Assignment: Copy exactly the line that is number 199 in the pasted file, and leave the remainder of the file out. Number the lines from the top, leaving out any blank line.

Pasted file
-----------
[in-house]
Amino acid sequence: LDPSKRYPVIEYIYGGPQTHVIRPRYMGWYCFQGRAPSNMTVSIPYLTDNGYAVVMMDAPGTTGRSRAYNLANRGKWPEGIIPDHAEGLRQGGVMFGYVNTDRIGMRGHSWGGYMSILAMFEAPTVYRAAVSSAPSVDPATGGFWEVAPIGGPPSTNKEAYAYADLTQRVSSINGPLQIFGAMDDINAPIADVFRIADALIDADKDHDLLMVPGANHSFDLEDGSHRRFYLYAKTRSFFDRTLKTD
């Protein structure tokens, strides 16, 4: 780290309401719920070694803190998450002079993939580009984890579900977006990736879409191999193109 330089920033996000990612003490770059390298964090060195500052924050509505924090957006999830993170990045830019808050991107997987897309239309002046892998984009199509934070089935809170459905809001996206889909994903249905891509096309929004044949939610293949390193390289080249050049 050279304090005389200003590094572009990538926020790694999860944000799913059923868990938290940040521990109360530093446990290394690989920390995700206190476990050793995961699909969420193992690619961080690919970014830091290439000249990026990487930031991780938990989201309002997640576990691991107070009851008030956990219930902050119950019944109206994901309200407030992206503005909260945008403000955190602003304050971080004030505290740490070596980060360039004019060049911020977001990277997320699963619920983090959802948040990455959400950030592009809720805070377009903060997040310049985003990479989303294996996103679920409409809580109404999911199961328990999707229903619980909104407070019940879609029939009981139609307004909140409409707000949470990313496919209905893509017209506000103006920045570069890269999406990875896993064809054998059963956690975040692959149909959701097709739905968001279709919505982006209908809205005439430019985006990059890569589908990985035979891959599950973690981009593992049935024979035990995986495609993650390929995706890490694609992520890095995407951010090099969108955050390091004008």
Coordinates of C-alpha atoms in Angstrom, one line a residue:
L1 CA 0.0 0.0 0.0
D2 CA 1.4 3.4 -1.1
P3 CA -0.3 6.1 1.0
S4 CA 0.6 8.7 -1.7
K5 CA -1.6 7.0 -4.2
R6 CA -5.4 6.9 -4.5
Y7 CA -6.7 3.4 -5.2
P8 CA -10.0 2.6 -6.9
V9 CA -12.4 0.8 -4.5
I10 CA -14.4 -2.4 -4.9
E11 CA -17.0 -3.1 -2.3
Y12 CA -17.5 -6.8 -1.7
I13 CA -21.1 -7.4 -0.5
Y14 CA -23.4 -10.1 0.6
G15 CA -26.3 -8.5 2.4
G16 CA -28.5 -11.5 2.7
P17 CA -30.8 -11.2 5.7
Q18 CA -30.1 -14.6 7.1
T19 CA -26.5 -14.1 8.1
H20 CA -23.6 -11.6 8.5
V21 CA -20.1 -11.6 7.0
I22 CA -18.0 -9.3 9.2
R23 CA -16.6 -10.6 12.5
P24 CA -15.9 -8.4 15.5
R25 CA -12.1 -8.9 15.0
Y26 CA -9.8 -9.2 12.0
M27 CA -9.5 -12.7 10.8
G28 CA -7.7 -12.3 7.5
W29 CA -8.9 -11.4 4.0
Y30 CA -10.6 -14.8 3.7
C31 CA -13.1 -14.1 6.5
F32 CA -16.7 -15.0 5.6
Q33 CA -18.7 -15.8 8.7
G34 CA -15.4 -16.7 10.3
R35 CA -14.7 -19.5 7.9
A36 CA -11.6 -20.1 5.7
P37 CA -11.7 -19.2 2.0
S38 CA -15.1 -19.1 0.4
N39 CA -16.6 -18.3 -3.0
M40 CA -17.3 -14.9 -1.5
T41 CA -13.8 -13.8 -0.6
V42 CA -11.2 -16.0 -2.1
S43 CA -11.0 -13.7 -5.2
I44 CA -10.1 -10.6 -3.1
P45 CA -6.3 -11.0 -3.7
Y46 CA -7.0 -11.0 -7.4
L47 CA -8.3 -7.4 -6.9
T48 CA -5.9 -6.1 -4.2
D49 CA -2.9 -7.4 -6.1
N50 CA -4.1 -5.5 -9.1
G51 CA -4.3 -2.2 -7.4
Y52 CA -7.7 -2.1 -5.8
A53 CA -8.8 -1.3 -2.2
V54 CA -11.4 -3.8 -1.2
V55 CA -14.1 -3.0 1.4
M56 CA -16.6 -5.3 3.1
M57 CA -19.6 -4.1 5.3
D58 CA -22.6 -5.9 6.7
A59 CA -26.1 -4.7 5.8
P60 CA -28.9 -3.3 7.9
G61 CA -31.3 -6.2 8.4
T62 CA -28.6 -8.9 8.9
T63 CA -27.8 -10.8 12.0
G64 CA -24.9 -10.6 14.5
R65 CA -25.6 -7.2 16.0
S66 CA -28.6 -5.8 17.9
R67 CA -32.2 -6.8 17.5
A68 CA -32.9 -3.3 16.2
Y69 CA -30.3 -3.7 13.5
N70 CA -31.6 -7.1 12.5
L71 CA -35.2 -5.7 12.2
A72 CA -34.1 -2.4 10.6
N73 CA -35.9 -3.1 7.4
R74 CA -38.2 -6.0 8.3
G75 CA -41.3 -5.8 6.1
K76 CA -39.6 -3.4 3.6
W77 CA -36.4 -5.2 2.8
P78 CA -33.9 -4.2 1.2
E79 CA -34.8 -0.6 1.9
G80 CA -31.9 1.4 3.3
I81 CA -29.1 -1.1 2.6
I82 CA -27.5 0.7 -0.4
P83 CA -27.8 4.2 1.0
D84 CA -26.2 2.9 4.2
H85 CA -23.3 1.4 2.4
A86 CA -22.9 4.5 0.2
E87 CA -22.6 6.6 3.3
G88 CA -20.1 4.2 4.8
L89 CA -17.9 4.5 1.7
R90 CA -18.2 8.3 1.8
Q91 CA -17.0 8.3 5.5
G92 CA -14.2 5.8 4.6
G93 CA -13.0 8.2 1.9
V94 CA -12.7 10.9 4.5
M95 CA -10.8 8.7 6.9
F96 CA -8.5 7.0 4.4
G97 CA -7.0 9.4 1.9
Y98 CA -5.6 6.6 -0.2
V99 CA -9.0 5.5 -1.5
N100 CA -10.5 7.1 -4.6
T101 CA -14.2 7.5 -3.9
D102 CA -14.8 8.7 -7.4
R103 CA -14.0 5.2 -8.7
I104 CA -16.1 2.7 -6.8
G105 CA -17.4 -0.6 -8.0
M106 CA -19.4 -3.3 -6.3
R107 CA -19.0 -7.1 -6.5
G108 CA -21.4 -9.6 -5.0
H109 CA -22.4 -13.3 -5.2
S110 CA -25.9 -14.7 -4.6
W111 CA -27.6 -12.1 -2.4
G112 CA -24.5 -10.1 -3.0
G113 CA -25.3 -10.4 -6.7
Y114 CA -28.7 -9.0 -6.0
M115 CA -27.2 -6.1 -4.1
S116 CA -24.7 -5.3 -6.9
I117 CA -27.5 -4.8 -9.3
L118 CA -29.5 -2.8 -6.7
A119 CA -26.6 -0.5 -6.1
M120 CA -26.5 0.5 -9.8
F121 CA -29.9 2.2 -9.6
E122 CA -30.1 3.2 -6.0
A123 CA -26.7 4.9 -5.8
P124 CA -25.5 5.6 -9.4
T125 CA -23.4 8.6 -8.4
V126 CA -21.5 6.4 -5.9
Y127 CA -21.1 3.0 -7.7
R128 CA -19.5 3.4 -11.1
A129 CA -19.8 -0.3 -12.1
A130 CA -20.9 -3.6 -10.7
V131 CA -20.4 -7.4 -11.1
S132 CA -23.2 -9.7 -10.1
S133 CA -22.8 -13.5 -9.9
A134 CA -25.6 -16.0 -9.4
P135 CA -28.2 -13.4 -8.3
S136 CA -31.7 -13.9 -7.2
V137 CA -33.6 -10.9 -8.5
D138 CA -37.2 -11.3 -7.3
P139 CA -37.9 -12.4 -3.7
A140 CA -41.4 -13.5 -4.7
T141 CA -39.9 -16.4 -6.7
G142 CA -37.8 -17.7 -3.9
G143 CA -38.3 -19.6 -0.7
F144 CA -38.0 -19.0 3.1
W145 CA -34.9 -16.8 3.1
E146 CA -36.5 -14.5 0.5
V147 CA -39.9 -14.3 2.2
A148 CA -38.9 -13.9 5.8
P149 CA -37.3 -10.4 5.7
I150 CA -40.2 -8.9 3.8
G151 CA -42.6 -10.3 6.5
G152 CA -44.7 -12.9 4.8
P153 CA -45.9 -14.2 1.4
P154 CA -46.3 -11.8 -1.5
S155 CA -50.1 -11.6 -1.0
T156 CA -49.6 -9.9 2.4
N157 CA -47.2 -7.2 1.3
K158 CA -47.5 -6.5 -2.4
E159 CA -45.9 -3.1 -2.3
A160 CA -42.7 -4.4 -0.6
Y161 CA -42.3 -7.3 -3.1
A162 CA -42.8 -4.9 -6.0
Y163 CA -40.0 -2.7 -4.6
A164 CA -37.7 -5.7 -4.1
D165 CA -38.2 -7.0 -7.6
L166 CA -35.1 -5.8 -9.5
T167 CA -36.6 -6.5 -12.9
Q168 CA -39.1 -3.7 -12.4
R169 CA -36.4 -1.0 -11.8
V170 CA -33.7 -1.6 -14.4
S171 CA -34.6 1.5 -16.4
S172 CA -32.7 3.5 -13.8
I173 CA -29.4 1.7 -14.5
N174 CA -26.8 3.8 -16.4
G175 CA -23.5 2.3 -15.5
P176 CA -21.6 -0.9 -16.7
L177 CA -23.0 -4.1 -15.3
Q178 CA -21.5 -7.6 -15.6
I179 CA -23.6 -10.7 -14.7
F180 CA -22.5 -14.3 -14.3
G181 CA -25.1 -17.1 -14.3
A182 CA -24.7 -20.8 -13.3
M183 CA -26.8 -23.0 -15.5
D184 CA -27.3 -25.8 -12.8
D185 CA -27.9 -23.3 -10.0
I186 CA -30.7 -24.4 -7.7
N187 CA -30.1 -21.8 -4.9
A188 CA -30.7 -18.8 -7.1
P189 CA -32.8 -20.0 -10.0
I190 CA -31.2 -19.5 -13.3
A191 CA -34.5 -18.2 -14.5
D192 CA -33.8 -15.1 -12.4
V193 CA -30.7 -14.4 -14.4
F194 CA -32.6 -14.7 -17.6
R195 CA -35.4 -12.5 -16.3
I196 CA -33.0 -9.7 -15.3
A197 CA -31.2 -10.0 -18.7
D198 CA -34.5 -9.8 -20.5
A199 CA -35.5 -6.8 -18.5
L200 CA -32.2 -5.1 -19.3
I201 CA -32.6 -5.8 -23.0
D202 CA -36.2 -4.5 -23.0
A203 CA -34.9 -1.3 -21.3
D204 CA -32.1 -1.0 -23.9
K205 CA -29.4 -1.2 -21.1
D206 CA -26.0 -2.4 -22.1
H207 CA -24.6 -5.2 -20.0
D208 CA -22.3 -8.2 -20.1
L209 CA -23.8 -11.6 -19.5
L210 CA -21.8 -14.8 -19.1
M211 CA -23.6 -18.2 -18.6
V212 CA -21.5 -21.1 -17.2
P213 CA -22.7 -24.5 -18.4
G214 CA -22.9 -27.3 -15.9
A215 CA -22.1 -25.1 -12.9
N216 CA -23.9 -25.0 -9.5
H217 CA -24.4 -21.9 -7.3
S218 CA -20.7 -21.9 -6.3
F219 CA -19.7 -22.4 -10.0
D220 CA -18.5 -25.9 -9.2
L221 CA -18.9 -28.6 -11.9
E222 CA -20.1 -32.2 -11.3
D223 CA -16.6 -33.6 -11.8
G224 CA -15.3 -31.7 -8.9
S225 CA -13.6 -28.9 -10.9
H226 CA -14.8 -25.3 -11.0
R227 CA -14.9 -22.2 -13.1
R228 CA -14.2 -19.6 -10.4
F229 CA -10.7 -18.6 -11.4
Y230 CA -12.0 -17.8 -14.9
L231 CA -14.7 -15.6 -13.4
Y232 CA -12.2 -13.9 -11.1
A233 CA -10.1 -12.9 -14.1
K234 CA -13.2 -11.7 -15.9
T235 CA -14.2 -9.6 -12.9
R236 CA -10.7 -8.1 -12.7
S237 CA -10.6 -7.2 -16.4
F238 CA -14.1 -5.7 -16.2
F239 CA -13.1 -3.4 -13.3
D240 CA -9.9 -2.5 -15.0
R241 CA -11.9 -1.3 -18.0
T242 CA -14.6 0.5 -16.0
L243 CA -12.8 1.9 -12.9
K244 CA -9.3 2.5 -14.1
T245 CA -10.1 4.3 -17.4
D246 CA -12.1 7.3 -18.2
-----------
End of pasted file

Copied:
R195 CA -35.4 -12.5 -16.3